“[A human being] experiences himself, his thoughts and feelings as something separated from the rest, a kind of optical delusion of his consciousness, “said Albert Einstein. “Our task must be to free ourselves from this prison by widening our compassion to embrace all living creatures and the whole of nature in its beauty” (“Heart Quotes”). Einstein’s view on nature is similar to that of Indian Buddhists. Life-giving Indian weather inspired the Buddhist cyclic view of rebirth while the rugged terrain of Greece inspired their harsh outlook on nature. Buddhists believe man is one with nature while Greek mythology emphasizes the all-importance of man. Buddhists live in harmony with nature whereas the Greeks show violence towards it and all its creatures. However, as the Greek mindset shifted towards philosophy, so did it shift towards similar reverence towards nature. The defining distinction between these two perspectives on life is that the outlook on nature of Buddhists show values from the belief that all is in harmony with Atman, whereas the Greek outlook on nature shows that man is above nature.
India is a country of lush plains, striking mountains, beautiful deserts, and dazzling bays. 2, 545 years ago, this incredible scenery served as the backdrop to Buddha’s life and eventual Enlightenment, from which Buddhist teachings would one day grow (Eckel 6). The impact of Buddha’s surroundings on Buddhist thinking is obvious, especially when one takes into consideration India’s dramatic seasonal climate changes. Every summer in India, the monsoons arrive. Every summer in India is monsoon season, a time of torrential downpours raging uninterrupted for months. Before these monsoons, the earth is dried and parched; food and water are scarce. It is, in every way, a season of death. Then, however, the rain arrives, harsh and relentless, but life giving nonetheless. The rain is the amniotic fluid catalyzing the re-entrance of life unto the barren earth. This annual cycle of death and rebirth presents the native people with a dire ultimatum: they must either obey nature or not survive. If they try to go against nature’s course, they will inevitably fail. Nature controls life. Observing this phenomenon, Buddhists learned from nature and realized that this cycle can be found everywhere. They realized that humans undergo an equivalent cycle called samsara, or reincarnation.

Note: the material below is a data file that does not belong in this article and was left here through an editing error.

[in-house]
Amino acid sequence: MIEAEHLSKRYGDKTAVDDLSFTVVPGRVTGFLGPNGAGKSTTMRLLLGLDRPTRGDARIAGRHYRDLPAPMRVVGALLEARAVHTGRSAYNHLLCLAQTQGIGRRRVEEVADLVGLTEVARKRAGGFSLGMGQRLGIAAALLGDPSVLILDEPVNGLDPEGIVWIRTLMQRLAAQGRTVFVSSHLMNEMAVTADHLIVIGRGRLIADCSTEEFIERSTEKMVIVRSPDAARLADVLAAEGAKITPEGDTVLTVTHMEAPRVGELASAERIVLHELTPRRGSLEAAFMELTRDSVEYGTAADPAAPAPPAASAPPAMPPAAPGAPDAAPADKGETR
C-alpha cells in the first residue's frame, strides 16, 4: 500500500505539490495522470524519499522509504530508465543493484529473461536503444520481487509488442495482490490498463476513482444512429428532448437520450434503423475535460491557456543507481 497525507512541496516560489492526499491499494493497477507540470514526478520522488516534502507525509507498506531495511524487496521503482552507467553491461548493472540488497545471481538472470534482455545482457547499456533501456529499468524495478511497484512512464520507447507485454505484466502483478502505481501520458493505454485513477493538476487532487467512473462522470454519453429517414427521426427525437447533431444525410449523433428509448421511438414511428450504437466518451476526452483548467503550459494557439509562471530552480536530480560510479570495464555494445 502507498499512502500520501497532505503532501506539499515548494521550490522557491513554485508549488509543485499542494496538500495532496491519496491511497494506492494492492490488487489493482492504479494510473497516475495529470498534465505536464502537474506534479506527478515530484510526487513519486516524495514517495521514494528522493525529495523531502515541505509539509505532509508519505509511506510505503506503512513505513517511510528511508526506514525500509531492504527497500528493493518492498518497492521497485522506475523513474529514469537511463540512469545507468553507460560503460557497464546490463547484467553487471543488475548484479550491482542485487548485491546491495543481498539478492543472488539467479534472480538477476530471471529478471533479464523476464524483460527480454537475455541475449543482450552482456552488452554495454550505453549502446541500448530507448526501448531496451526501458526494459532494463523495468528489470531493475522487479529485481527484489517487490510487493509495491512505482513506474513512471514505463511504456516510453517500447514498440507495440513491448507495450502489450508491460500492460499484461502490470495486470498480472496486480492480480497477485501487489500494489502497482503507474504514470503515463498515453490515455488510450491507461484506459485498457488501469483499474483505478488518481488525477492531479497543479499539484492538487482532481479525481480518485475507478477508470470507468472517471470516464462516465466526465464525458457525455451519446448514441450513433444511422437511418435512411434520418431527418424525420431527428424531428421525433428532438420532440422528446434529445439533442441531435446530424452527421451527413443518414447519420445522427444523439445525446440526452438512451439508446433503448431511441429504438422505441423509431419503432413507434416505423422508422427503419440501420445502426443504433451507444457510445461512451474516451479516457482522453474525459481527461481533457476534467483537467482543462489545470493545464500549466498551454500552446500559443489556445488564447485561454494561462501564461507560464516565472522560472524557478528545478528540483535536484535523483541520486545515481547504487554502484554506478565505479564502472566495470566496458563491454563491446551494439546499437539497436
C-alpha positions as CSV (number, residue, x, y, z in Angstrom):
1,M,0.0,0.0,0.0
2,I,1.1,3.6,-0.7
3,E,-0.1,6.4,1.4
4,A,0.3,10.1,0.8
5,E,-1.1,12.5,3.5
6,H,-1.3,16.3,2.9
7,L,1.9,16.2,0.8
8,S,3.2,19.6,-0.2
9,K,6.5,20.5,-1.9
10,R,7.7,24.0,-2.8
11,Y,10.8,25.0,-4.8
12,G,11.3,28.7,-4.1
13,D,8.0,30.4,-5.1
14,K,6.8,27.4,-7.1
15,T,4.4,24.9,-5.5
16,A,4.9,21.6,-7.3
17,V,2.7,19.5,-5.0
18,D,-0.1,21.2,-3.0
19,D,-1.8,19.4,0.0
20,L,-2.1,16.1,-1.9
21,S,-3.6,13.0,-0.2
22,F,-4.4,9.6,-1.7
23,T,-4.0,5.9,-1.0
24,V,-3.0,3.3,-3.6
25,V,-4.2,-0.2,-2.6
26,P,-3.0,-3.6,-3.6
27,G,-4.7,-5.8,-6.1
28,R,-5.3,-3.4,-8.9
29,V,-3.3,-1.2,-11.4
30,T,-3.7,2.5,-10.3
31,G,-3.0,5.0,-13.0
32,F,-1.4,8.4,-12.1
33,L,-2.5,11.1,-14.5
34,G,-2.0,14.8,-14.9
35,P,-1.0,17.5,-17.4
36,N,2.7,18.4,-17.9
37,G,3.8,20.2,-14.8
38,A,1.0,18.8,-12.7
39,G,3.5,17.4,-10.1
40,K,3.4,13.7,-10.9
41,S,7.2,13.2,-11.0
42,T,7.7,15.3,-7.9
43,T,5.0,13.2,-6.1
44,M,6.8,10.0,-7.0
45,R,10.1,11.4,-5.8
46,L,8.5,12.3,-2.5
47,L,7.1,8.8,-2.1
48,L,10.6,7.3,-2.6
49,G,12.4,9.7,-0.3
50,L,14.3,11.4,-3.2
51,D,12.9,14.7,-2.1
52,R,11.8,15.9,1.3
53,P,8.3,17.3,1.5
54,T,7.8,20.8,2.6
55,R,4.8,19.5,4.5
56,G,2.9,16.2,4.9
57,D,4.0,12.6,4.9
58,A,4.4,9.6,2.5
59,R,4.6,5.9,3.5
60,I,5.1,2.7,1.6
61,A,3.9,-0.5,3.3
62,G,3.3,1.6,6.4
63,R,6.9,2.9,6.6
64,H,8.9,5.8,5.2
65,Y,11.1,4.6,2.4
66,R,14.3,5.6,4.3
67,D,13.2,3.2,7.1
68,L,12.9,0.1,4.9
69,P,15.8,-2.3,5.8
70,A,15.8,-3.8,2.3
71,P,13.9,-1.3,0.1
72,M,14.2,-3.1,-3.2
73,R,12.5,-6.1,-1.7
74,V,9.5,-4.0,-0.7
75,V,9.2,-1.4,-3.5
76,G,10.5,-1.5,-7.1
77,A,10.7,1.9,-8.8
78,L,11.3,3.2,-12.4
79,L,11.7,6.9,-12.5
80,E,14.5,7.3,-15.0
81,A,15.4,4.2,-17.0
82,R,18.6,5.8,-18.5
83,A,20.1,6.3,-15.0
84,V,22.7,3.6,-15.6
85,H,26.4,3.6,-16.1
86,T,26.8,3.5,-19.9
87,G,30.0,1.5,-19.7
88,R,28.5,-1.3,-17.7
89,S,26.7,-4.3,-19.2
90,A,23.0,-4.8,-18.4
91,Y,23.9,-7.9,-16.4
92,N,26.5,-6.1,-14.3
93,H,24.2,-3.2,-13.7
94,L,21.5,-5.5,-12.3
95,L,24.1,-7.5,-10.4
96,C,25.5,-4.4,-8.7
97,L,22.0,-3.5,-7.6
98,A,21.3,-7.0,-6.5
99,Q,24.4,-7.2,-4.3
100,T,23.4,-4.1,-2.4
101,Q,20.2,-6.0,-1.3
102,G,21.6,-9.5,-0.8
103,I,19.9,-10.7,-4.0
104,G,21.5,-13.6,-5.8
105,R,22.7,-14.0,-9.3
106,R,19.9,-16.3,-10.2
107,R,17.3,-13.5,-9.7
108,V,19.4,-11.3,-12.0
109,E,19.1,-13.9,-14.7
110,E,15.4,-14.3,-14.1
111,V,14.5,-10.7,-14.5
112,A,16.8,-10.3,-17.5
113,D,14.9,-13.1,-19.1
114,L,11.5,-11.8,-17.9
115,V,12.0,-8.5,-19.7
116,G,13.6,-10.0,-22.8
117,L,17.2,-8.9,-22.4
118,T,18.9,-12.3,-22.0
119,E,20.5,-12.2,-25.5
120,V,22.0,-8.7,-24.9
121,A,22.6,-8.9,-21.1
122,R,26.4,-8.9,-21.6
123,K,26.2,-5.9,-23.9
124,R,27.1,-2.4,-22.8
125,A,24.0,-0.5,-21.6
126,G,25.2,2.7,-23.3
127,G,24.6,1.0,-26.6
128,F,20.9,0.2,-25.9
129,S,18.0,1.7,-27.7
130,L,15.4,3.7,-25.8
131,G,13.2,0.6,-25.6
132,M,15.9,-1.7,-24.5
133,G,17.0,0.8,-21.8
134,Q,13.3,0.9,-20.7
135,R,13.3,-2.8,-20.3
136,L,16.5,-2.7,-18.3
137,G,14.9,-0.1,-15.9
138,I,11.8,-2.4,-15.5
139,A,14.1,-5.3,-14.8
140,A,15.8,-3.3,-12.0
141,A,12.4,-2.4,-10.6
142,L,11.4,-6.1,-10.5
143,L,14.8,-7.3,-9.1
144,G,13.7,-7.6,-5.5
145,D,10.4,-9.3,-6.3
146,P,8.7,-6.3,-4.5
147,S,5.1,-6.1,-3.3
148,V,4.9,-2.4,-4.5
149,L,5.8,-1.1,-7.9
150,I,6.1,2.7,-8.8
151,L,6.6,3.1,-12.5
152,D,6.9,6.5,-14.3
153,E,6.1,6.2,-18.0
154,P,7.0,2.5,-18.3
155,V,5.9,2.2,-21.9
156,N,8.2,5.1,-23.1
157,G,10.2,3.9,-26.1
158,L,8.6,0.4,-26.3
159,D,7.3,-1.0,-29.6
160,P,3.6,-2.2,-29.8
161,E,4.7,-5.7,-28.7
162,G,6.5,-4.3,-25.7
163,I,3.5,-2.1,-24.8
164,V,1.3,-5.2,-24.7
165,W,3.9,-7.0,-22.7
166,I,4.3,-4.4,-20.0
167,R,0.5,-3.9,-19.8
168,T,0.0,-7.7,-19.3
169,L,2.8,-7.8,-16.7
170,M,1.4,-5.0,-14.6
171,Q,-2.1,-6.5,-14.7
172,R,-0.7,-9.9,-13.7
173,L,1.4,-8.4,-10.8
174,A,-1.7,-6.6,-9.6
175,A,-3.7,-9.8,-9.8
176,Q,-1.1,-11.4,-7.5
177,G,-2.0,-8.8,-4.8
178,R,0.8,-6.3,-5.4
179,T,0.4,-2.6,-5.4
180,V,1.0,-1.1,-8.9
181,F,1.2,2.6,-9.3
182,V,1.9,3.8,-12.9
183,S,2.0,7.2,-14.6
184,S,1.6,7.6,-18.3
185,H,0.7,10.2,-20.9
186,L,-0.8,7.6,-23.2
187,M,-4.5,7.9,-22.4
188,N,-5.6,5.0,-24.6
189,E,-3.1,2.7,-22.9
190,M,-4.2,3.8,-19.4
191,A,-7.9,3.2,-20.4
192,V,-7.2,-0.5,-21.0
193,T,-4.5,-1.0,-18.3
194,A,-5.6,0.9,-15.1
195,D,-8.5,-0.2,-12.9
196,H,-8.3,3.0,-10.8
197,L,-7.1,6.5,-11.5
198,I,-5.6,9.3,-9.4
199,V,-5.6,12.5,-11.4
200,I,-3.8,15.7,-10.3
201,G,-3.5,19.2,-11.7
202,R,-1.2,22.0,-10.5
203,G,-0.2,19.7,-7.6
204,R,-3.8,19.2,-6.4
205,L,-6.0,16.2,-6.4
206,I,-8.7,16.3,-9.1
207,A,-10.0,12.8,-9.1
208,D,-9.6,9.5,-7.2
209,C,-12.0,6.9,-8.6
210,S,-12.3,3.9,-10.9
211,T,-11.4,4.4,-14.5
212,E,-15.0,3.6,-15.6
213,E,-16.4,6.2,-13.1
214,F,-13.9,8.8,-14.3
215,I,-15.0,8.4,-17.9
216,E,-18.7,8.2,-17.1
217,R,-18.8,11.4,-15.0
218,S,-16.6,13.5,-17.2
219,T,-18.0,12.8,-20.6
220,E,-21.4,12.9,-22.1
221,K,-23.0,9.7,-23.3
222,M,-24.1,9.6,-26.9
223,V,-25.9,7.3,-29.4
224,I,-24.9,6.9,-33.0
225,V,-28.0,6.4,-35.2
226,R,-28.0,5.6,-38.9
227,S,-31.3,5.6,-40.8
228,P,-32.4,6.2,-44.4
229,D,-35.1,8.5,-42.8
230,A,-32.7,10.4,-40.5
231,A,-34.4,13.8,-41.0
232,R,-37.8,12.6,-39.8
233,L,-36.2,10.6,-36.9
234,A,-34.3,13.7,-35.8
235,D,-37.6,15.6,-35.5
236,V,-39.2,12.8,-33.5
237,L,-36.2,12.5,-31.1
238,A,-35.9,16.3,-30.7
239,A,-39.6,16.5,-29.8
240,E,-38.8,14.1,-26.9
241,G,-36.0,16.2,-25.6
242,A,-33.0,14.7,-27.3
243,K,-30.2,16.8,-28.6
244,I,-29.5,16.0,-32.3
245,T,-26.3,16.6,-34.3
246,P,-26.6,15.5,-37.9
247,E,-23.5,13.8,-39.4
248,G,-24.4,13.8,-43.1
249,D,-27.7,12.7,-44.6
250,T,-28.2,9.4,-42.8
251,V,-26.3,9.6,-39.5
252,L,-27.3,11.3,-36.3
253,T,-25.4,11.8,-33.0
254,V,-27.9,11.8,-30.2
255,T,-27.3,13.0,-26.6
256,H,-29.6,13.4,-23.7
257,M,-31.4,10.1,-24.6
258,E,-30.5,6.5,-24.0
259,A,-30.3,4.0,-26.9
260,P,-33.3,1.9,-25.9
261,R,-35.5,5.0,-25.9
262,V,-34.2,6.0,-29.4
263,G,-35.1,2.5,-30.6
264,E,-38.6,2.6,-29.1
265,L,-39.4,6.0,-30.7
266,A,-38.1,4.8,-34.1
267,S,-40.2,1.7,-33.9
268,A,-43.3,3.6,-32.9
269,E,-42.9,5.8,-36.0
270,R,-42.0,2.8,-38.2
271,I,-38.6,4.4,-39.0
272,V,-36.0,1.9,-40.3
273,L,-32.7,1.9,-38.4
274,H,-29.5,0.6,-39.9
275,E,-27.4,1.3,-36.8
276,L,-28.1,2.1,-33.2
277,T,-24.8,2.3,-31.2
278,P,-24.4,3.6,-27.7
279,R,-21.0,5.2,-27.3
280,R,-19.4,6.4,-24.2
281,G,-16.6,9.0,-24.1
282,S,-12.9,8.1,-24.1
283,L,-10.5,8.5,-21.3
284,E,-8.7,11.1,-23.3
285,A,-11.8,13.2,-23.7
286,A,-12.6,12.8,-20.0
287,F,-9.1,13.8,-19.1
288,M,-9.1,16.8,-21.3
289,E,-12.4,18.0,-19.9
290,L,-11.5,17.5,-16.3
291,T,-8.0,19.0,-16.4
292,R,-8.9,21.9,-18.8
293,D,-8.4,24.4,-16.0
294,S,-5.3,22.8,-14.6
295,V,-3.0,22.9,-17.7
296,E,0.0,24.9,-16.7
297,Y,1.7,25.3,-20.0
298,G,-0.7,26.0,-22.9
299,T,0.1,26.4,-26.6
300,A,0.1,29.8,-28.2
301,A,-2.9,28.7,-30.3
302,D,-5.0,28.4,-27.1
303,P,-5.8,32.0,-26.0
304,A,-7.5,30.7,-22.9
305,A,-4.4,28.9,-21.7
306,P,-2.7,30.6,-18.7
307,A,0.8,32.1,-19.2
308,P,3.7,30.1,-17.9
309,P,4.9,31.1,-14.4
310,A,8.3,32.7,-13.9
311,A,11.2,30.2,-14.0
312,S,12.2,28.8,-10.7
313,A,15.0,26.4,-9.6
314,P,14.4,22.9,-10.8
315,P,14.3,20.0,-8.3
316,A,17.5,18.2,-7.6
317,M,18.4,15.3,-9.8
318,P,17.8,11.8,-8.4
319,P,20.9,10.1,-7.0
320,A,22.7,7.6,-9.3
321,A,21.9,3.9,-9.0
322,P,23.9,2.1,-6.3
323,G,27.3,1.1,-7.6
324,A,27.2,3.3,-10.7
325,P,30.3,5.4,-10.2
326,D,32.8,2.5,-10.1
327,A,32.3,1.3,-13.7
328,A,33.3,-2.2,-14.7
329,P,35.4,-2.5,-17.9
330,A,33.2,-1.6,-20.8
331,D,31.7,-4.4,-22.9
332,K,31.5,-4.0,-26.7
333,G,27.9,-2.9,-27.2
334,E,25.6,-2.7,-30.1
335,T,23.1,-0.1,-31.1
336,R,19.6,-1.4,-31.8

“He could no longer distinguish the many voices, the cheerful from the weeping, the children’s from the men’s: they all belonged together. The lament of the knower’s yearning and laughing, the screaming of the angry, the moaning of the dying- everything was one; everything was entwined and entwisted, was interwoven a thousand fold. And all of it together, all voices, all goals, all yearnings, all sufferings, all pleasures, all good and evil-the world was everything together. Everything together was the river of events, was the music of life. And when Siddhartha listened attentively to this river, listened to this song of a thousand voices, when he did not listen to sorrow or laughter, when he did not bring his soul to any one voice and did not enter them with his ego, but listened to all of them, heard the wholeness, the oneness- then the great song of the thousand voices consisted of a single word, which was ‘om’: perfection…belonging to the oneness” (Hesse 118-119). At the core of Buddhism lies an important lesson about maya and Enlightenment. To reach Enlightenment, one must understand all. One of the first steps towards such understanding is to understand maya, or illusion. Everything that one sees, feels, and tastes belongs to the world of maya. Even one does not exist but in the world of maya. Thus, if all does not exist, then all is equal. One is equal to everything in the surrounding world, especially nature. All are one in Atman, which is the heart of all of Buddhism.
Everything is one. All of...
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